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A rugby fan’s guide to…Limerick

Jack Miller

10 Aug 2017

Limerick, the ancestral home of Munster, is one of four Irish cities that will host the Guinness PRO14 in the new-look league’s first season.

Boasting the team that finished top of the league last season, even if they were defeated in the final, Limerick remains one of the best cities to watch rugby live – with the atmosphere at Thomond Park always electric.

Here’s everything PRO14 fans from South Africa, Italy, Wales and Scotland need to know when visiting Limerick…


Limerick is the third-largest city in the Republic of Ireland and is situated in the mid-west of the country, on the banks of the River Shannon.

The comical limerick poems are generally considered to be named after the city or county of Limerick.

In early medieval times Limerick was at the centre of the Kingdom of Thomond – the word Thomond is closely linked with the region and found in place names such as Thomondgate, Thomond Bridge and of course Thomond Park.

The city is only a 15-minute drive from Shannon Airport, which is served by flights from all around Europe.

Five things to see and do

Limerick’s Milk Market was established in 1852 and sells a variety of locally sourced, in-season products to the residents of the city. It’s situated in the city centre and is open Friday to Sunday.

Situated 21km from Limerick, Lough Gur is the centre of Irish history and contains artefacts from over 6,000 years of human presence there. You can visit the heritage centre or just take a walk around the horseshoe lake.

If you like the weird and wonderful, give the Foynes Flying Boat & Maritime Museum a visit. Its collection of flying machines will amuse the old and the young alike.

To really experience everything rugby-related, the museum at Thomond Park takes a look at the historic side of the stadium. You can also book a tour to look around places usually only accessible to players and officials.

And of course Ireland is famous for its pubs and bars and one of the best in Limerick is the historic Flannery’s Bar. It boasts a collection of over 100 Irish Whiskeys, one of the largest in the country, which can be tasted with help from the ‘Whiskey Bible’.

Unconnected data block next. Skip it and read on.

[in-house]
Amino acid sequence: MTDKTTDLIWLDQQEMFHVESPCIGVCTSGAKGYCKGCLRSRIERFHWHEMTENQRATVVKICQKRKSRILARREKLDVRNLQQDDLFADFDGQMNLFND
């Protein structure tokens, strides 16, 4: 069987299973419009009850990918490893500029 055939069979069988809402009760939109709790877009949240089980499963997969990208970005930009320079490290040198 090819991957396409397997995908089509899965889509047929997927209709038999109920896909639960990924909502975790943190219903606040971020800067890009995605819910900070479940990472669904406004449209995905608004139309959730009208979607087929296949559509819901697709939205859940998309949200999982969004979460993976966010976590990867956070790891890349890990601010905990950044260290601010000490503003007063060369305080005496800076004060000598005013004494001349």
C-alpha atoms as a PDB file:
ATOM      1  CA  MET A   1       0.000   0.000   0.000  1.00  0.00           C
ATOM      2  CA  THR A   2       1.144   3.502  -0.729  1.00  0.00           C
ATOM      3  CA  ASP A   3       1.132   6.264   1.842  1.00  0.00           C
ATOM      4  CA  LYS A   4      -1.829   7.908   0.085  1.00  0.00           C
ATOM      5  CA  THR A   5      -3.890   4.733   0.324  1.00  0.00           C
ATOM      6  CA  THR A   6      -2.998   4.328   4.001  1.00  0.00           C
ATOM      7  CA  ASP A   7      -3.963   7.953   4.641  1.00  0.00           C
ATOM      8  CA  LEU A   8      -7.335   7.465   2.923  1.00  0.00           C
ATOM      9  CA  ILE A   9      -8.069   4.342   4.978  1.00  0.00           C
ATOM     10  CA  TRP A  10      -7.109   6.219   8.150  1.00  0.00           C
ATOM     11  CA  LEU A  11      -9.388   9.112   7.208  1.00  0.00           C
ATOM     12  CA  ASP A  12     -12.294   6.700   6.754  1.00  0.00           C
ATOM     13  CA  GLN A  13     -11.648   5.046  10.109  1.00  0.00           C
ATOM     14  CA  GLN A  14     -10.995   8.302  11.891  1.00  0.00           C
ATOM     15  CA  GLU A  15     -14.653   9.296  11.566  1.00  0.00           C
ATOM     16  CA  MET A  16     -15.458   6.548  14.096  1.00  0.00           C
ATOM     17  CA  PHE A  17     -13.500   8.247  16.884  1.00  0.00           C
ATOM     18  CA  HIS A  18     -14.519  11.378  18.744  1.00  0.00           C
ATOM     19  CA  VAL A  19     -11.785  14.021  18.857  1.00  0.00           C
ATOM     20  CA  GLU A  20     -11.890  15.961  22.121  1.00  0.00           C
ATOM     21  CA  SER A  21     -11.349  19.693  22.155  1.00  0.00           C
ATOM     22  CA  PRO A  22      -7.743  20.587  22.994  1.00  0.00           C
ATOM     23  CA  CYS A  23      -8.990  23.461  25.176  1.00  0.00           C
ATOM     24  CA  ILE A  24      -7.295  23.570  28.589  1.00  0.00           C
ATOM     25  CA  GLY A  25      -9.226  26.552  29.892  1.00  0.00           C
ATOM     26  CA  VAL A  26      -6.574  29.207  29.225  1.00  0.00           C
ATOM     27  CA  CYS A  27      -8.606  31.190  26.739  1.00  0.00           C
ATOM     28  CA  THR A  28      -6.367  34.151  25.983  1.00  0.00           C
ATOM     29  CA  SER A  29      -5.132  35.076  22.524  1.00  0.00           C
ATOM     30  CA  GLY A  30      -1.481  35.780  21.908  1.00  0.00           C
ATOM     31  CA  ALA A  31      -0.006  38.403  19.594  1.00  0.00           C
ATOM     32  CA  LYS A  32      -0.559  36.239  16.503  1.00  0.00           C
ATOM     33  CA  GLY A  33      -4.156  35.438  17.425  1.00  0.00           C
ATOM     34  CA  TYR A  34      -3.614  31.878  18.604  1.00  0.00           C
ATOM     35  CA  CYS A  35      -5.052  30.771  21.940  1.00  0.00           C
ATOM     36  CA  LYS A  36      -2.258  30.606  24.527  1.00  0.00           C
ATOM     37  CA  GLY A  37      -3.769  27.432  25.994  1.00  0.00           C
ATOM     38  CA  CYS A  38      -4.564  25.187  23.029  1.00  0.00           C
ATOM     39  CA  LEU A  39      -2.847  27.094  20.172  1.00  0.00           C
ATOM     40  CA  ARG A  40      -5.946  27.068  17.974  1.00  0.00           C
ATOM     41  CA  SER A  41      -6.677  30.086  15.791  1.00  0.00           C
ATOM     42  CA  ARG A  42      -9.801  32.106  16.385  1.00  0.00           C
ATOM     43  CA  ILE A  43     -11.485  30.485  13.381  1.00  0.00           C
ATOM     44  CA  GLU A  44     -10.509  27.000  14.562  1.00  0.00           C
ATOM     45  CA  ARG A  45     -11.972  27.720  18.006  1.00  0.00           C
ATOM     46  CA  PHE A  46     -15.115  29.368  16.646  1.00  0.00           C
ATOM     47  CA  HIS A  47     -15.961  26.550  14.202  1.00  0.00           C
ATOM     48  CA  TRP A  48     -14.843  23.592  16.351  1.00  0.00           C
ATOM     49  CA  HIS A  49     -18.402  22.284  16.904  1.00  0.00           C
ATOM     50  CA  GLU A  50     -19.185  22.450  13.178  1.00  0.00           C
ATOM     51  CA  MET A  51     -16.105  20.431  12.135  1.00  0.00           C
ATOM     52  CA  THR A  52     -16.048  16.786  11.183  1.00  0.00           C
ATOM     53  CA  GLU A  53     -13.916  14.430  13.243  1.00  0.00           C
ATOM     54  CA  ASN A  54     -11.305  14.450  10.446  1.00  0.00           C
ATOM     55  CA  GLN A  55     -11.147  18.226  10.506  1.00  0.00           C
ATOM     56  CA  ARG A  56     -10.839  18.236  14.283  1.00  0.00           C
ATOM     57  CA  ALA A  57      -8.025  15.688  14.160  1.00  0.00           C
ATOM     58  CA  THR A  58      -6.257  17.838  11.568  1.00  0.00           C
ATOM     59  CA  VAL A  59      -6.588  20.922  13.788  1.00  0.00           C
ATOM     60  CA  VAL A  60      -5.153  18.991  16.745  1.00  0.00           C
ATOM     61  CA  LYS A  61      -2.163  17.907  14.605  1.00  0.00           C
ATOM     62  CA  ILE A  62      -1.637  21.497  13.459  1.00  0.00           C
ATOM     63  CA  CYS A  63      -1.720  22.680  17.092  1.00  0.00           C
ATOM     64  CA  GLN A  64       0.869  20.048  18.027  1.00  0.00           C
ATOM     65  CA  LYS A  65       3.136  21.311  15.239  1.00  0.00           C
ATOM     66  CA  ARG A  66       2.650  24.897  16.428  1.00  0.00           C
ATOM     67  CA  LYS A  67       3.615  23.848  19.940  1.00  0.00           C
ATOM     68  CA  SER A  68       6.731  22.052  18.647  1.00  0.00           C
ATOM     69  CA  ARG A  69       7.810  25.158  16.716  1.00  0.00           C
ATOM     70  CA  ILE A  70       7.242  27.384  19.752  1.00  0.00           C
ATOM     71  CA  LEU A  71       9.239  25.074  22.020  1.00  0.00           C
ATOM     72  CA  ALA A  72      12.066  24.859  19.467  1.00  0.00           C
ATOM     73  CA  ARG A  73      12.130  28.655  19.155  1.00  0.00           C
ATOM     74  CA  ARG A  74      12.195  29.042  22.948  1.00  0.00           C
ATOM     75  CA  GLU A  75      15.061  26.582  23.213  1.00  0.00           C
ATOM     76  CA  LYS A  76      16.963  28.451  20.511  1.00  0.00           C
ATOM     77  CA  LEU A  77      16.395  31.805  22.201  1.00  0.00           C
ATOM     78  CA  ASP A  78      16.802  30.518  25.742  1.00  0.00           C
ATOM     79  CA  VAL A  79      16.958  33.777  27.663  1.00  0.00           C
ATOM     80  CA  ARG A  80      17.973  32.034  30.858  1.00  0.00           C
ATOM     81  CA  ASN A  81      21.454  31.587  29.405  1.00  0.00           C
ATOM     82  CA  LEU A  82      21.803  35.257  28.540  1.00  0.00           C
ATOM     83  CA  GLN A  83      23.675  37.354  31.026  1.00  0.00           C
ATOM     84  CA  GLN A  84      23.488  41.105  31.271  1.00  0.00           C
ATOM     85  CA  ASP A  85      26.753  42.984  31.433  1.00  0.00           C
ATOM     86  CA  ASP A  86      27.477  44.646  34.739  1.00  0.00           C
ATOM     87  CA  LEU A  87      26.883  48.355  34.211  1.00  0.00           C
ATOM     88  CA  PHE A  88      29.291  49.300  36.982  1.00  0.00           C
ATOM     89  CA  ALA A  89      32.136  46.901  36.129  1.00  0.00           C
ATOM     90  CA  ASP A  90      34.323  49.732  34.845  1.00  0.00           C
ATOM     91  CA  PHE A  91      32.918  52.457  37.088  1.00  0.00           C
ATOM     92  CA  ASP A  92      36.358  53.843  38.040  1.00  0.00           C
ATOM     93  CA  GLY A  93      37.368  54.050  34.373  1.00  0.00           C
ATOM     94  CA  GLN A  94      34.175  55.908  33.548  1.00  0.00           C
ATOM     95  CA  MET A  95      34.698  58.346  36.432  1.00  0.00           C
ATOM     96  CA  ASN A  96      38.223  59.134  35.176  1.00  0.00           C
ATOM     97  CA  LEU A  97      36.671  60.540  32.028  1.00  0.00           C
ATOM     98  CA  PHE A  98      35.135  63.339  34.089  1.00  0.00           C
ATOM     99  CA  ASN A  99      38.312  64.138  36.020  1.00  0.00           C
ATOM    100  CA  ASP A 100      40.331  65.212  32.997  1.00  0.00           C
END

Famous sons

Many rugby players from Limerick have gone on to play for Ireland or the British & Irish Lions. Paul O’Connell captained both teams as well as Munster, and is the 18th most-capped international player in rugby union history.

Keith Earls, Paul and David Wallace, and Anthony Foley – all legends of Irish rugby – all also hail from Limerick.

Other famous sporting figures from Limerick include footballing right-back Steve Finnan, who played 52 international matches for the Republic of Ireland and was part of the Liverpool FC team that won the 2005 UEFA Champions League Final.

Boxer Andy Lee held the WBO middleweight title from 2014 to 2015 and grew up in Limerick, as did famous businessman and horse-owner JP McManus, and legendary broadcaster Terry Wogan.

The opposition

Munster were formed in 1879, and in 1978 recorded one of their most famous victories with a 12-0 win over New Zealand in a packed Thomond Park.

Munster won their first Celtic League title in 2003, before being crowned champions again in 2009 and defeating Leinster in the final in 2011.

They have also been named European champions on two occasions – in 2005-06 and 2007-08 – after beating Biarritz Olympique and Toulouse in the respective finals.

Last season they finished top of the league, with 19 wins from 22 games, but defeat to Scarlets in the final saw them miss out on a fourth title.


There has been a pitch at Thomond Park since 1938, when Munster opened proceedings with a victory over arch-rivals Leinster.

The ground has recently been redeveloped and was re-opened with a Munster match against the All Blacks in 2008.

The 25,600-seater stadium is a 30-minute walk north-west of the city centre, and is an easy ten minute journey by bus or taxi.

Possibly the best stadium in the world for atmosphere, most Munster fans consider Thomond Park a second home – with just one visit, you’ll see why…